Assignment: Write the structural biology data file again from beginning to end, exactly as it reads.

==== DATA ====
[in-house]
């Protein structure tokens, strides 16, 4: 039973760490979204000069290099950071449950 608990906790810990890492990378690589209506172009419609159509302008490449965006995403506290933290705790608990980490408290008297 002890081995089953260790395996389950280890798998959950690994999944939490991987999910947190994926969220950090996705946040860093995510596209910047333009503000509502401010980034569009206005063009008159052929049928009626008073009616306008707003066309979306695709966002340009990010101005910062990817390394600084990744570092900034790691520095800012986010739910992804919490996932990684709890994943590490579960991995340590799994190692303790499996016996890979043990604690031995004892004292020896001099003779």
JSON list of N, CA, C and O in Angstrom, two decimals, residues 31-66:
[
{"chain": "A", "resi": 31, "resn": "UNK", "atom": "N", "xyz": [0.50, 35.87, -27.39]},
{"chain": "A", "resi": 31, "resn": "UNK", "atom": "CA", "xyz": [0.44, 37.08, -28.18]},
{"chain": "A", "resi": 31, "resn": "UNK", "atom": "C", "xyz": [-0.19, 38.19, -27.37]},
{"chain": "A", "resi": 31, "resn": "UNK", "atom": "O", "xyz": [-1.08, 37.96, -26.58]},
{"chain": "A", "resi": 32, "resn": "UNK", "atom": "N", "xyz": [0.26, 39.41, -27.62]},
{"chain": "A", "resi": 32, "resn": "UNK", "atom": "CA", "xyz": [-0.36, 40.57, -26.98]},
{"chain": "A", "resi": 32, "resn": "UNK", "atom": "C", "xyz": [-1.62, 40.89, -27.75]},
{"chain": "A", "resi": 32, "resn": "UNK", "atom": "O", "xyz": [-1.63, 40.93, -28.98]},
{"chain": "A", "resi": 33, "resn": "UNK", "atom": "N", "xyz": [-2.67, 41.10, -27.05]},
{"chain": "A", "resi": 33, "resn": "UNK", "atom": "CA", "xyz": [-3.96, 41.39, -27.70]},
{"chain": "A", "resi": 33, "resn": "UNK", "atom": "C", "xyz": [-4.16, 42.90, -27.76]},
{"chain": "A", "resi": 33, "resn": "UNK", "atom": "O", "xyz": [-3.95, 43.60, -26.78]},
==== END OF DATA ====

[in-house]
């Protein structure tokens, strides 16, 4: 039973760490979204000069290099950071449950 608990906790810990890492990378690589209506172009419609159509302008490449965006995403506290933290705790608990980490408290008297 002890081995089953260790395996389950280890798998959950690994999944939490991987999910947190994926969220950090996705946040860093995510596209910047333009503000509502401010980034569009206005063009008159052929049928009626008073009616306008707003066309979306695709966002340009990010101005910062990817390394600084990744570092900034790691520095800012986010739910992804919490996932990684709890994943590490579960991995340590799994190692303790499996016996890979043990604690031995004892004292020896001099003779």
JSON list of N, CA, C and O in Angstrom, two decimals, residues 31-66:
[
{"chain": "A", "resi": 31, "resn": "UNK", "atom": "N", "xyz": [0.50, 35.87, -27.39]},
{"chain": "A", "resi": 31, "resn": "UNK", "atom": "CA", "xyz": [0.44, 37.08, -28.18]},
{"chain": "A", "resi": 31, "resn": "UNK", "atom": "C", "xyz": [-0.19, 38.19, -27.37]},
{"chain": "A", "resi": 31, "resn": "UNK", "atom": "O", "xyz": [-1.08, 37.96, -26.58]},
{"chain": "A", "resi": 32, "resn": "UNK", "atom": "N", "xyz": [0.26, 39.41, -27.62]},
{"chain": "A", "resi": 32, "resn": "UNK", "atom": "CA", "xyz": [-0.36, 40.57, -26.98]},
{"chain": "A", "resi": 32, "resn": "UNK", "atom": "C", "xyz": [-1.62, 40.89, -27.75]},
{"chain": "A", "resi": 32, "resn": "UNK", "atom": "O", "xyz": [-1.63, 40.93, -28.98]},
{"chain": "A", "resi": 33, "resn": "UNK", "atom": "N", "xyz": [-2.67, 41.10, -27.05]},
{"chain": "A", "resi": 33, "resn": "UNK", "atom": "CA", "xyz": [-3.96, 41.39, -27.70]},
{"chain": "A", "resi": 33, "resn": "UNK", "atom": "C", "xyz": [-4.16, 42.90, -27.76]},
{"chain": "A", "resi": 33, "resn": "UNK", "atom": "O", "xyz": [-3.95, 43.60, -26.78]},